We talk about the necessity of support networks for graduate students all the time; it’s really vital to maintain family contact and friendships outside your work as much as you can. But the support of people who are in the trenches with you, who really understand what you’re going through even if they don’t know the ins and outs of your specific topic, can make all the difference. Many universities, including mine, have dissertation accountability/support groups that work across departments and colleges, which can be incredibly helpful if you’re struggling to find motivation to get moving on your writing projects. But I hope that you’ll also find support, commiseration, and accountability when you need it within your own cohort as well.

Four years of coursework and intense exams really bonded my cohort and brought us close. There’s no way I would have gotten this far in my PhD work without them, and there’s no way I’m finishing without them either.

fb8fa5e7-bfc0-4def-a9e5-51f581540b15
The amazing SEE cohort

Ancient Exchanges is here!

If you translate and/or teach ancient literature and/or create original artwork, I have news for you!

Here at the University of Iowa, my friend Adrienne Rose has spearheaded the creation of a new journal devoted to literary translations of ancient texts: Ancient Exchanges. Each issue will feature side-by-side English translations and translator’s notes, as well as a pedagogical essay for our series “In the Classroom,” which may be a guide for or reflections on using literary translation and Ancient Exchanges as pedagogical tools.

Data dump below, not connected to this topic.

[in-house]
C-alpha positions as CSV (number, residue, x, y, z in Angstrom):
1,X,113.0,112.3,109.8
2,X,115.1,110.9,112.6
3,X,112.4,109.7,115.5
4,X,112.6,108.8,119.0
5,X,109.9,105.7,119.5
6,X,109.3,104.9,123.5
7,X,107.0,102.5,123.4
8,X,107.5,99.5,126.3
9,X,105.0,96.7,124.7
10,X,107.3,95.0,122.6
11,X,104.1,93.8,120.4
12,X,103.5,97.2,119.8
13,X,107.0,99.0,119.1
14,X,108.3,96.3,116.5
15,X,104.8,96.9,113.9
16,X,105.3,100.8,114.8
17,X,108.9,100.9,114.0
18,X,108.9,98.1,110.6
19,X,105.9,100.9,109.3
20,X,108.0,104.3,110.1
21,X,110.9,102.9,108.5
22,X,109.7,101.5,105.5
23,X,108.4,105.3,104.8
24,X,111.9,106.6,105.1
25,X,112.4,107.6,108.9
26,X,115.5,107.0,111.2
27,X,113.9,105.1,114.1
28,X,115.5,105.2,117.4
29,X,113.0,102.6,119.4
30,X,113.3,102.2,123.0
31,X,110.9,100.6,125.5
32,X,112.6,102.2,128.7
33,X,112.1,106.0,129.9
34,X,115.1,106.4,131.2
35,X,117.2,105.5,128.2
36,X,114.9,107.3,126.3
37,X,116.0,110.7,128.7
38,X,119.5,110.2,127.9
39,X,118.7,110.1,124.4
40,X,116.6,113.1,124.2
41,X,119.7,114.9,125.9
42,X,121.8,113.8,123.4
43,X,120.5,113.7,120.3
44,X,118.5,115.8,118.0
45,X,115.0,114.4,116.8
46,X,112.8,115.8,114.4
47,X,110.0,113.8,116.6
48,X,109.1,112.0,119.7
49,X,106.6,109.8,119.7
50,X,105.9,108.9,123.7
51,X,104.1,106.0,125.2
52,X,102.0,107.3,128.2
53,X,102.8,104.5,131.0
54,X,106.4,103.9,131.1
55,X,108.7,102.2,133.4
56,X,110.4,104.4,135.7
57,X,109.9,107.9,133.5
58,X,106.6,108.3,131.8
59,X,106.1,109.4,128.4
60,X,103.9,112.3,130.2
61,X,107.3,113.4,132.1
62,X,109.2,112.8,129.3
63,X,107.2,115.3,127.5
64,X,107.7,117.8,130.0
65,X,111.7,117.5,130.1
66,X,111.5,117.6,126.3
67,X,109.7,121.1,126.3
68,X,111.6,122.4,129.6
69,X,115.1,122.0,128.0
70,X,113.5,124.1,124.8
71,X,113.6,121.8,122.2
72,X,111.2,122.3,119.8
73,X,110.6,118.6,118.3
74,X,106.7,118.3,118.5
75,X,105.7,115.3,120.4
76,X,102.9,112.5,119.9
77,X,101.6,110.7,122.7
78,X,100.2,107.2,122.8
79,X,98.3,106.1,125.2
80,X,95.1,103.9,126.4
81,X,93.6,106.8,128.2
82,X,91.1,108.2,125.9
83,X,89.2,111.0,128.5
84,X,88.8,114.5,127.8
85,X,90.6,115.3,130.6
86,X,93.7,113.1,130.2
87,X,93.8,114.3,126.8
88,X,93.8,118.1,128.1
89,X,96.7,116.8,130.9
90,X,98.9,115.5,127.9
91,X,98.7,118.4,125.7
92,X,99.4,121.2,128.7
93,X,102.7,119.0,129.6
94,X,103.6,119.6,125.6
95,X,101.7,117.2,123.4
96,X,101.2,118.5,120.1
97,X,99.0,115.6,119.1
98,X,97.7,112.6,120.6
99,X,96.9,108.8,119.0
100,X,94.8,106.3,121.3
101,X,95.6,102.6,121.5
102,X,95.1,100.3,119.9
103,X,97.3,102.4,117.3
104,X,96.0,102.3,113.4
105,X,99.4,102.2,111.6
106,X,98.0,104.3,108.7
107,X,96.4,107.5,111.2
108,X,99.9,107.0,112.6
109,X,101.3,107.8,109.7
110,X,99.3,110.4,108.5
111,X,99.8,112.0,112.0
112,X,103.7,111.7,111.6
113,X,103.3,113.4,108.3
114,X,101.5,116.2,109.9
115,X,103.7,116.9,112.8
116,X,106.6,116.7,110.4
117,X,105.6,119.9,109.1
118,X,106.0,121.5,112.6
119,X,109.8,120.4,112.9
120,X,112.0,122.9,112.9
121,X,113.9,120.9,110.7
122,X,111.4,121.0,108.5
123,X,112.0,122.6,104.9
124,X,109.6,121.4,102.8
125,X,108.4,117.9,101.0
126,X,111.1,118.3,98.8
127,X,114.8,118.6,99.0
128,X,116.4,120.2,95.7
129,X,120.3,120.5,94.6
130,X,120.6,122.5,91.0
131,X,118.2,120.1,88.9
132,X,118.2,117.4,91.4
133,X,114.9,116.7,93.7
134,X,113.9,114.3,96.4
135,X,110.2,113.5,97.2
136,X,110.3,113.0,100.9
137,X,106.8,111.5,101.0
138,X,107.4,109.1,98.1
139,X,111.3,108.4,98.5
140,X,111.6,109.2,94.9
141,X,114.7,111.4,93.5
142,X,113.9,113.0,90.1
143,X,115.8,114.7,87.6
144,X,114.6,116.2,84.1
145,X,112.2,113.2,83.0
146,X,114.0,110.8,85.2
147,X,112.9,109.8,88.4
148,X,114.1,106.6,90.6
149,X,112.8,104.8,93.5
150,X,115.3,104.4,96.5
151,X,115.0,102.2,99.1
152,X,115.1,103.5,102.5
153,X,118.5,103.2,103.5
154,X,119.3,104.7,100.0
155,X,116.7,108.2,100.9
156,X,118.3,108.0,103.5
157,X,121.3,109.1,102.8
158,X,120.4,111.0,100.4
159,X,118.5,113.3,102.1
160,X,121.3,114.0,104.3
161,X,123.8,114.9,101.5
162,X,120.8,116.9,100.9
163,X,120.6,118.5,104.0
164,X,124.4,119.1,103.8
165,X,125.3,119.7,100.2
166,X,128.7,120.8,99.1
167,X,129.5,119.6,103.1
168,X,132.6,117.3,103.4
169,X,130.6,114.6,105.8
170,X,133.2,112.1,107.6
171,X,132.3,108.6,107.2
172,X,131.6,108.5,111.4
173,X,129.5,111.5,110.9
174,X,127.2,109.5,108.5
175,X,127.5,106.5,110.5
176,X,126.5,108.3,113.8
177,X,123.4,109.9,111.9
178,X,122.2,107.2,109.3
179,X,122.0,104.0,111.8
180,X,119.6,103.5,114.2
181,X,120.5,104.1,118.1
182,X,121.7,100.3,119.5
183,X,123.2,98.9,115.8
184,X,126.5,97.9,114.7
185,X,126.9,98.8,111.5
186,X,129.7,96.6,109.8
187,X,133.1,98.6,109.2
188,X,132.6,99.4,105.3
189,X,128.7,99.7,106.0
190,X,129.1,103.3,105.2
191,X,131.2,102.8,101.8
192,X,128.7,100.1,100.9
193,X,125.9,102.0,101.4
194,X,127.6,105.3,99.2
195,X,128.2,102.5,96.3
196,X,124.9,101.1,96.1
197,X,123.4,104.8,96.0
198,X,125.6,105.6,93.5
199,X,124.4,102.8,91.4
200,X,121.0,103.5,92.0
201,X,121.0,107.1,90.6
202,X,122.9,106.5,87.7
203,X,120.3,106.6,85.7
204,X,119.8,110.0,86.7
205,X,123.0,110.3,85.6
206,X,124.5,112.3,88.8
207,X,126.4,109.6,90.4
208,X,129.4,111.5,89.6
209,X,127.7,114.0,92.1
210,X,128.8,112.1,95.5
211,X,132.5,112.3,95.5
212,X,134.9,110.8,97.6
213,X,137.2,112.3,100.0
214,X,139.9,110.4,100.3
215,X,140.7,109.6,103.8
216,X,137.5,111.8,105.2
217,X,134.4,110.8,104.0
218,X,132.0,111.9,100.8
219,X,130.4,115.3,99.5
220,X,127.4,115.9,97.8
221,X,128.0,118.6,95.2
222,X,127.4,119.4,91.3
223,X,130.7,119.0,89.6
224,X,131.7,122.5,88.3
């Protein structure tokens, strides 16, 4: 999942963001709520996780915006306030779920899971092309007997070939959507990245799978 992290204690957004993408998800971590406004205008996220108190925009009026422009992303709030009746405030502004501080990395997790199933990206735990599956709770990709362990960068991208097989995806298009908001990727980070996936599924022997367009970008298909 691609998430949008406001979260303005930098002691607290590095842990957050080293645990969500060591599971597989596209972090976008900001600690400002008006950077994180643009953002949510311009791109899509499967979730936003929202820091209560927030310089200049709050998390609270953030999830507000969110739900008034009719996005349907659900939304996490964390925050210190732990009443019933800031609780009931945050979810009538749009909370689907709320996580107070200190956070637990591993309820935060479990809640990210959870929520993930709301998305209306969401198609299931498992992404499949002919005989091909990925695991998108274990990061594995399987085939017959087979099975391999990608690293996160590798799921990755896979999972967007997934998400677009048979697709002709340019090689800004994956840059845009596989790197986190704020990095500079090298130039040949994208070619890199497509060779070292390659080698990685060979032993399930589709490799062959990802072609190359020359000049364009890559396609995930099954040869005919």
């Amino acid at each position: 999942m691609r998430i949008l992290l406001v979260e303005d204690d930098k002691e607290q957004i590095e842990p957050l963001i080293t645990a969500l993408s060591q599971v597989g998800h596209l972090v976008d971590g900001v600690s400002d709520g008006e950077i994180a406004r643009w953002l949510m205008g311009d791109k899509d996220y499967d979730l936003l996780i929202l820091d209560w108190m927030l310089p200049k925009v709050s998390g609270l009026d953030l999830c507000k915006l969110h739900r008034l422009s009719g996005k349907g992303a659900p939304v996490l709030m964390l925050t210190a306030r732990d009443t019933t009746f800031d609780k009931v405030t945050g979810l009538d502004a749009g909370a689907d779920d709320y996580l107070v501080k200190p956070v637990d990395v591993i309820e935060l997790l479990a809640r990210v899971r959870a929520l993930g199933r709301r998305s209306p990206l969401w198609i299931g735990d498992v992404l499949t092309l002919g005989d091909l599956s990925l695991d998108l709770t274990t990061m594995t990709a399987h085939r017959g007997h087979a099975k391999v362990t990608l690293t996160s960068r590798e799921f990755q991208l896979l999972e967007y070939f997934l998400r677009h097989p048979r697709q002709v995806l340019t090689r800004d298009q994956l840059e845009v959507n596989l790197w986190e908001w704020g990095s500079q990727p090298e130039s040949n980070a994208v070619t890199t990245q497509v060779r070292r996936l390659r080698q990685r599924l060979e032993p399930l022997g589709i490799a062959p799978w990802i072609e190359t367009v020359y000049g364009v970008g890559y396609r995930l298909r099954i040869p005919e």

The first issue will focus on the ancient Mediterranean (primarily ancient Greek and Latin texts), but subsequent issues will expand to include the ancient world globally. We will accept literary translations from original ancient language texts including, but not limited to: Old Arabic, Aramaic, Assyrian, Coptic, Classical Chinese, Greek, Hebrew, Old and Early Middle Japanese, Latin, Old Norse, Sanskrit, Sumerian.

The best part: submissions are currently open for the Fall 2020 issue! For the full submission guidelines, including how to format your submission emails and documents, check out the journal website here, but here’s the highlights:

For translation and essay submissions:

  • poetry: up to 7 poems;
  • prose: up to 4,000 words;
  • drama: up to 15 pages;
  • reviews: up to 2,500 words
  • In the Classroom: up to 1,500 words

Submit a single document in .doc or .docx format that includes:

  • both the original and the translation in a copy-pastable format (i.e., we prefer not to receive pdfs);
  • 50- to 100-word biographies of both author and translator;
  • a short note on the process of translation (refer to published notes in Exchanges for ideas)

For visual media submissions: Photos or scans should be at least 1000 × 1000 pixels in size, and 72 dpi resolution. Please submit in .jpg format.

Reach out to any of us Ancient Exchanges staffers at ancient-exchanges@uiowa.edu if you have questions. We can’t wait to see what you all submit!